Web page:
So, a few things.
1) We actually have a lot of land in the USA....so why not?
2) It's tough for kids to play catch with the dogs or with pops with all the trees and underbrush left around.
3) God only knows what kind of animals & bugs can lurk around in that kind of shit.
4) Dirt + torrential rain = mud pit. Not very attractive.
1. And make the entire US a uniform landscape of Levittown with pink flamingoes gracing the front lawn of every house.
2. Many municipalities with vision and foresight have poured their resources into creating excellent public parks with playing fields and playgrounds.
3. tsk, tsk, typical man vs. nature where man has to prevail in controlling nature attitude. Even a well tended lawn can harbor ticks - it's an inevitable fact of life especially here in the Northeast. Might as well reintroduce local vegetation that supports mini-ecosystem and enjoy discovering with the kids how full of life the backyard is. The very fact that you use the term 'bugs' to describe all insect life I find it a lost opportunity.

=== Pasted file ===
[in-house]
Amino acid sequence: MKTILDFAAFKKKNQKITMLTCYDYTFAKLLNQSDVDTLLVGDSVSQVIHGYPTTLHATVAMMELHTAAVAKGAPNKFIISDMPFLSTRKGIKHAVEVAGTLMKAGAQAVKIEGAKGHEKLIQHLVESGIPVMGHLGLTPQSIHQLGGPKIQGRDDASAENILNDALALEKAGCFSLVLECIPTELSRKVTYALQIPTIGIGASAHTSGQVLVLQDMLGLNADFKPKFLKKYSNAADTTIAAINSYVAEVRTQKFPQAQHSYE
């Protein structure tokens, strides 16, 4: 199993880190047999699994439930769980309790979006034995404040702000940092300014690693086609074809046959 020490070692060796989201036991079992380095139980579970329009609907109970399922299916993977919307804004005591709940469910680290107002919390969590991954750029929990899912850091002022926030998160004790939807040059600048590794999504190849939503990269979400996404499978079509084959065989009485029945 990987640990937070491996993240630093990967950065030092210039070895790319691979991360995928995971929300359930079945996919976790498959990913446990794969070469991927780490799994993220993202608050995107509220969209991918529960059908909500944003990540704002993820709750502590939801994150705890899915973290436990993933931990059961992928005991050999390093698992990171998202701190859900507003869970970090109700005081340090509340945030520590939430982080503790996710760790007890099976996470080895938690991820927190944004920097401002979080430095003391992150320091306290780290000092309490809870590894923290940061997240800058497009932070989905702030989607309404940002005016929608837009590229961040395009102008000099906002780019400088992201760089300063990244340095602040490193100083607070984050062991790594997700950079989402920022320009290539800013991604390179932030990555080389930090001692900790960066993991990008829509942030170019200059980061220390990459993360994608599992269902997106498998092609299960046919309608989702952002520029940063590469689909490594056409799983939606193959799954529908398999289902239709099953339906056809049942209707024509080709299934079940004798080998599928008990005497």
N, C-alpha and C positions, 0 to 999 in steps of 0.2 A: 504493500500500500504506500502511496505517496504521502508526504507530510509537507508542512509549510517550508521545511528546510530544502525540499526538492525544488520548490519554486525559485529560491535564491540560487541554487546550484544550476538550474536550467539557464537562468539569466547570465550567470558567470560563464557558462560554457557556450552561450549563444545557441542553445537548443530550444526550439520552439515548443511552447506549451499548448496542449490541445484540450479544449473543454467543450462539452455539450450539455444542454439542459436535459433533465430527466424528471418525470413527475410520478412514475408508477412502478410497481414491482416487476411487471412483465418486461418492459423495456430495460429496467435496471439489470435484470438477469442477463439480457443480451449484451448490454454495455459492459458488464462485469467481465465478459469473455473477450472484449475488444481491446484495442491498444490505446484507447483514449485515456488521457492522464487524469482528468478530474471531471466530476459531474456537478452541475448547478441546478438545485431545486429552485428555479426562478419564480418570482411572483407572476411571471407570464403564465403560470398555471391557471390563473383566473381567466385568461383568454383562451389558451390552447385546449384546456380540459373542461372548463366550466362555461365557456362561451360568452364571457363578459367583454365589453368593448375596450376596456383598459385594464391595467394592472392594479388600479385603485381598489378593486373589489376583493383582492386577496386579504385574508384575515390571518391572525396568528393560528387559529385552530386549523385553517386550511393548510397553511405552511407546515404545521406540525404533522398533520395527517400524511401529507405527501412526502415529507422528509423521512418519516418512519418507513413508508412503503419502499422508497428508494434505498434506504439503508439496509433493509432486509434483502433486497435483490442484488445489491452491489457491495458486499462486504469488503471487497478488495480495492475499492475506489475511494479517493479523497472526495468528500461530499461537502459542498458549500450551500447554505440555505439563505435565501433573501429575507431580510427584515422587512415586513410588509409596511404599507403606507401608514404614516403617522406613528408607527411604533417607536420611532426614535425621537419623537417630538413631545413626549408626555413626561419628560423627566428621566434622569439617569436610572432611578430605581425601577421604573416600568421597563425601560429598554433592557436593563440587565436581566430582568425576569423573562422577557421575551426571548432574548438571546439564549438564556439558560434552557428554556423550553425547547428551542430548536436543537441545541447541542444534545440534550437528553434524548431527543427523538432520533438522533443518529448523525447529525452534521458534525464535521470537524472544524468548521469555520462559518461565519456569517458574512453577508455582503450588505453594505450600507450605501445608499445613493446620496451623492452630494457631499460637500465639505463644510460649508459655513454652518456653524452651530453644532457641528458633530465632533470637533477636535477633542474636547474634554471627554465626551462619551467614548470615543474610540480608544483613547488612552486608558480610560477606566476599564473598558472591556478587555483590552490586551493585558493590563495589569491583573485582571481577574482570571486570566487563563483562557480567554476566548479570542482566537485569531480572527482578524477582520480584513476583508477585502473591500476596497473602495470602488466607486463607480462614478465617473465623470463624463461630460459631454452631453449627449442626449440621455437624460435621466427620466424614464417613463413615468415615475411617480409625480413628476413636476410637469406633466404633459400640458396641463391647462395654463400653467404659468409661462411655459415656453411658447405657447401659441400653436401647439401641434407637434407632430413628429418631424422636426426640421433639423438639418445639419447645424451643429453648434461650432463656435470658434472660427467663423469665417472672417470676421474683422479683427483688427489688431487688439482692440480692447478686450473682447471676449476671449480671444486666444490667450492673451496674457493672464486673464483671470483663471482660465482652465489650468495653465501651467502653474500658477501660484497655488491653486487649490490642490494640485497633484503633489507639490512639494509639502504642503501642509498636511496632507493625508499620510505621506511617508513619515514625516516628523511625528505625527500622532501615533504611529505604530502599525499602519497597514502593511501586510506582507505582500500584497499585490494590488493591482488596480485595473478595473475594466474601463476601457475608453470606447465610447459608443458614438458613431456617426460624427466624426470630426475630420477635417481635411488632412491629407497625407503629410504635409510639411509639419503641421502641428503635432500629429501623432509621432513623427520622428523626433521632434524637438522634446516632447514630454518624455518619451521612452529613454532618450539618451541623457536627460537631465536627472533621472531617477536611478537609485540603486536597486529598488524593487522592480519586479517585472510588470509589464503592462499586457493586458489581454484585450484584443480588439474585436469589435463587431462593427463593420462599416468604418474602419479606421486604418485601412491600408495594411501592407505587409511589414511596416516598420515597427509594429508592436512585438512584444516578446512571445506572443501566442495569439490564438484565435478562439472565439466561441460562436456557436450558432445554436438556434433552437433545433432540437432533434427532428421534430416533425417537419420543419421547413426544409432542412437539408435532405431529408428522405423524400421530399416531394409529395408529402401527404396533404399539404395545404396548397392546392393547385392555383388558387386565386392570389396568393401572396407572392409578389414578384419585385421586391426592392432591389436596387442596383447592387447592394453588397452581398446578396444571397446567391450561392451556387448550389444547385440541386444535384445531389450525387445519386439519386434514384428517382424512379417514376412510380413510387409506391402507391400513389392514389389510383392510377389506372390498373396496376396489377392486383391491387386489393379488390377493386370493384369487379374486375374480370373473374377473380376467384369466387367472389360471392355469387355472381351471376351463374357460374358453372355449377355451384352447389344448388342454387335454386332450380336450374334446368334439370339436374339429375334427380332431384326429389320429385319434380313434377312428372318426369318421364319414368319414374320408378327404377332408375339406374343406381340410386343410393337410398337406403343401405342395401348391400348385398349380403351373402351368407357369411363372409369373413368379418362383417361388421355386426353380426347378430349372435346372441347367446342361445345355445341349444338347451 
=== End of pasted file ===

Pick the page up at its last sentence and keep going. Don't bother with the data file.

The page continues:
4. A little ingenuity in planting and ever slight manipulation of ground plane can do wonders to drainage. Not all ground surfaces not covered by lawn has to be dirt. Then again, I have not visited Oklahoma therefore I do not know if the term dust bowl is an understatement.
In deference to desert dwellers, pouring a bunch of lava rocks (interesting how they're also found in propane barbecue grills) on the yard and calling it done isn't exactly a workable solution for the rest of the country.
So, if it's not grass, what else is a civilized society to do with the ground surrounding thier abodes??!?
I hear ya.
Think locally, act globally.
I found clovers make just as attractive groundcover (they flower too) in lieu of lawn in my area of country, and especially at my property which is predominantly a north-facing slope where maintaining a lawn can be often costly and a losing battle. Add to that pachysandra borders accented with ferns and forsythia bush and I have 90% of the 1-acre grounds covered.